The grace, that burning life of God
that has lived in you like a little pilot light since baptism,
is being reinforced once again today
and your hearts are, in the realest way,
being fused together here and now
in the presence of all those you love
so that the two might be one;
that man and woman would leave father and mother,
and become one flesh.
God is a trinity,
he is Father and Son and Holy Spirit.
God is a community.
God is three persons, intimately bound together into one divine Godhead.
Your union today is a mirror of the very union of God himself
and this is why marriage is holy!
Of course, the complete union of person is only simple and without strain for God.
Human relationships, as we know,
are fraught with complication and sometimes pain.
But difficulty is necessary for knowing the full value of love,
and loving another person in truth, in vulnerability, and in total self-gift
is always worth the risk.
Anna and Luke, as you now know well: love is always worth the risk.
Where will this love take you? Where will your fidelity take you?
What sort of fruitfulness will your marriage bear? We can’t wait to meet Ryan Michael Zanoni, Stephen Durkatron Zanoni, Colleen Sauvignon Blanc Zanoni, and all the rest.
Aside from the literal living fruit of your marriage, the two of you will continue to teach us that love is possible. That doing the work required to live the wholehearted life that Brene and Giussani and Cardinal Newman envision for us is not only possible, but so, so worth it. You are teaching us by this act of trust and fidelity to each other and to Almighty God that two people can be “in it to win it” if, and only if, they are willing to be Johanninised.
Luke’s letter to me contained the sparks of the preacher he is still becoming. He writes,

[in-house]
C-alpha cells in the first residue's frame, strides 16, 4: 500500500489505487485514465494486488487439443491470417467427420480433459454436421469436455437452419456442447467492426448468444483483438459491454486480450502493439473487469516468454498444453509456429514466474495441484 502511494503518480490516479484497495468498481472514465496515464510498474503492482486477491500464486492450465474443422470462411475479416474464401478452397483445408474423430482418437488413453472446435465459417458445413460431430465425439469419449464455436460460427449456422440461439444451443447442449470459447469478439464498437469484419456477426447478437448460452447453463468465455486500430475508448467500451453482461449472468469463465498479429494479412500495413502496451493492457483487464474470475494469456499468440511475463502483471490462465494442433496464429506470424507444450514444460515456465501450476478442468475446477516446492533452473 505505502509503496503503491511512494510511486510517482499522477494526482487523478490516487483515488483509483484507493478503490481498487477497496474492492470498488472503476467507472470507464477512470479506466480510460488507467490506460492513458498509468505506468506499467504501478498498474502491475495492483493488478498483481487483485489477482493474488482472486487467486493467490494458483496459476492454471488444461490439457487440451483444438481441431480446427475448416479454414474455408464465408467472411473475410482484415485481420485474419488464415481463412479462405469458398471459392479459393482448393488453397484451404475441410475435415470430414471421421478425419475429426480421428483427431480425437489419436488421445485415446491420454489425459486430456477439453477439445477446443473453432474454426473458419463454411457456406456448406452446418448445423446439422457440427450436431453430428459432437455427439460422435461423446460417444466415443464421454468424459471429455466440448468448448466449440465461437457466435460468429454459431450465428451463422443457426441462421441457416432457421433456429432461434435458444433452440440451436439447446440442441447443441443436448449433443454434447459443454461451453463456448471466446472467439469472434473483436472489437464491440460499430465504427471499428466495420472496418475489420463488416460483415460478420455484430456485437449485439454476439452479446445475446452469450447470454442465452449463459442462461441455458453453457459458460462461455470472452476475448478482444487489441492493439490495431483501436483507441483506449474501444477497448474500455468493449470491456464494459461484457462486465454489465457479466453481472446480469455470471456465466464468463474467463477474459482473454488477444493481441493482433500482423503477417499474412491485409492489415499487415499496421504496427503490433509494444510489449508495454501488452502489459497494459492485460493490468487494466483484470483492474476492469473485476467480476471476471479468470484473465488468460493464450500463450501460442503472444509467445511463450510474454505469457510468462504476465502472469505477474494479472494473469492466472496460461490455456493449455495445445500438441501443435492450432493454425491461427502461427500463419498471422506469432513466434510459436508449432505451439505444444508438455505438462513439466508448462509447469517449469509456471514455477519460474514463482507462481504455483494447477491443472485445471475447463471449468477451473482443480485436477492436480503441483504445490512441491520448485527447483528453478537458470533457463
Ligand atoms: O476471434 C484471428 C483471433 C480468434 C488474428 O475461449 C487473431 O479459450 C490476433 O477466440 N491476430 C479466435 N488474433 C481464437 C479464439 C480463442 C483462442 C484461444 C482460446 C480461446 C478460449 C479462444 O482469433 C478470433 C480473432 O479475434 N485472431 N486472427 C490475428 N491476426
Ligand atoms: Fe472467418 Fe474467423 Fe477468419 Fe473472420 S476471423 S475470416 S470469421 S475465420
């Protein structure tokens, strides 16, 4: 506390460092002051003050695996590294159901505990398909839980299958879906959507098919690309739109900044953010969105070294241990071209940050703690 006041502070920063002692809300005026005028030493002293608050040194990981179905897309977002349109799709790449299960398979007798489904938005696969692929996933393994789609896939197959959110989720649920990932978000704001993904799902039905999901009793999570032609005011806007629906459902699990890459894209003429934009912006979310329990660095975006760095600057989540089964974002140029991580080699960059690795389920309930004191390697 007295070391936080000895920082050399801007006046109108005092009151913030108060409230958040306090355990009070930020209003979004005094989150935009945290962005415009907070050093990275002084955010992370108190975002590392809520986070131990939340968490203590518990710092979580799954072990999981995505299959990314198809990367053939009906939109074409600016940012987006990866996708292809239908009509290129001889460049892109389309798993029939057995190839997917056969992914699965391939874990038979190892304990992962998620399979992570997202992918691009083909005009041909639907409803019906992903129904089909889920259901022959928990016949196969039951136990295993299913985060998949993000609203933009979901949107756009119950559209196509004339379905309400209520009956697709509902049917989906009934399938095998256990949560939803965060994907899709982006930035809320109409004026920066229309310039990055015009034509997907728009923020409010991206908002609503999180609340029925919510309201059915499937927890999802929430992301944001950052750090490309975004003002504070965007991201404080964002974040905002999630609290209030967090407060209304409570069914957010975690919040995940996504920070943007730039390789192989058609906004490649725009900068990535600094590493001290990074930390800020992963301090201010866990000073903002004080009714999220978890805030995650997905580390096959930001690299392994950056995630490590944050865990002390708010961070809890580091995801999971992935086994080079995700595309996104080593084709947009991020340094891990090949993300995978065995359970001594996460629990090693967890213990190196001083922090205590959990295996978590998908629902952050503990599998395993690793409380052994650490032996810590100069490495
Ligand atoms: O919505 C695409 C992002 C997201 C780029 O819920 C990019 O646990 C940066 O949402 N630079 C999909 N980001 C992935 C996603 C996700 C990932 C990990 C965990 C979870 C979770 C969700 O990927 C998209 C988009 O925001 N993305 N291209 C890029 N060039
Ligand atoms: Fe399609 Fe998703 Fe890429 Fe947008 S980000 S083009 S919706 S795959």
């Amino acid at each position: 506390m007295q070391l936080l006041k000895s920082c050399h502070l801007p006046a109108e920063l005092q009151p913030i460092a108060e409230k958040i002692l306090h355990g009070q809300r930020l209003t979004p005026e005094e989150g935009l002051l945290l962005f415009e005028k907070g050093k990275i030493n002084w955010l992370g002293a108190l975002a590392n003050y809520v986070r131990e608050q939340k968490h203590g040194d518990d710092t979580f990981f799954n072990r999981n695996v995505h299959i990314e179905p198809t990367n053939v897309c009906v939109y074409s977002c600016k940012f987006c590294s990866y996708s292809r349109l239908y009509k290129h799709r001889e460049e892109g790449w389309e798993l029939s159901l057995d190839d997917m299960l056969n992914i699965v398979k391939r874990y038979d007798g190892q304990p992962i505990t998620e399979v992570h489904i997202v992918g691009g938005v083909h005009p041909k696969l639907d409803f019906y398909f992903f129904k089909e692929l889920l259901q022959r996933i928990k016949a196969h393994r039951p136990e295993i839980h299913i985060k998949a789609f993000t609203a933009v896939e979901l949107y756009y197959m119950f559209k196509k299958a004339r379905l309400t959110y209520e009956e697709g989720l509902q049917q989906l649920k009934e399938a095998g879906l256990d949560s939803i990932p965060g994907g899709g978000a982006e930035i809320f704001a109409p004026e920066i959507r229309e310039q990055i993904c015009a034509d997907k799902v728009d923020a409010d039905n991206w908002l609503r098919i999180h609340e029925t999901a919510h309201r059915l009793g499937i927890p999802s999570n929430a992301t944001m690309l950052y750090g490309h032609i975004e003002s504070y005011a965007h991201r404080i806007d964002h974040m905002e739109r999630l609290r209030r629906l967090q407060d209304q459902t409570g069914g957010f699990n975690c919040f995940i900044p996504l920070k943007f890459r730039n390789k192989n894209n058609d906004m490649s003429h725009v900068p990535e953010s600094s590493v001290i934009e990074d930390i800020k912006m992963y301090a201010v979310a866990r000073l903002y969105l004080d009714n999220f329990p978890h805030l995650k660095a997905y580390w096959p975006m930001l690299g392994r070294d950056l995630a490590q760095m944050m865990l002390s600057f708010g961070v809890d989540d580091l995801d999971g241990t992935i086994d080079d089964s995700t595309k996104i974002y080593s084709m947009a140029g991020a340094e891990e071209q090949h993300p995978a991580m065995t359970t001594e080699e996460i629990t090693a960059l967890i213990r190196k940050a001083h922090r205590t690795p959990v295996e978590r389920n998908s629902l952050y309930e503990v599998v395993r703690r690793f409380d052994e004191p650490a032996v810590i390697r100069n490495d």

Our hearts desire to be seen, known, and loved. The greatest experience in this life and the next is to sit withGod cor ad cor loquitur, as heart speaks to heart. The great surprise of my life is that I have been given someone who intimately mirrors this experience….Let me be very clear, our story is not a romantic comedy. To the contrary, it’s a drama of grace. Our relationship has had its insurmountable challenges, daunting moments, and has brought about more ugly tears than I really wish to admit…Anna has taught me to have confidence that Jesus hears the cry of the broken hearted, makes crooked places straight, is about a good work, and truly, truly knows what he about.
Brothers and sisters,
We see before us two hearts;
Two hearts whose fire is burning for the other.
In a few moments, those two hearts will be fused together
By the power of the Holy Spirit,
And they will leave this house of God
as one heart, one mind, one body, one flesh,
in, finally, one beautiful new world.
In conclusion, let’s hear what Luke speaks to us all:
Pray for us and pray with us. Our greatest prayer is that our wedding and life be an image of the wedding feast of heaven. May we all be led to that place prepared for us at the Father’s table. It’s so clear that the preparations have already begun.
Amen, so may it be.
Anna and Luke,
May God bring to fruitful completion
what today is so wondrously begun in you.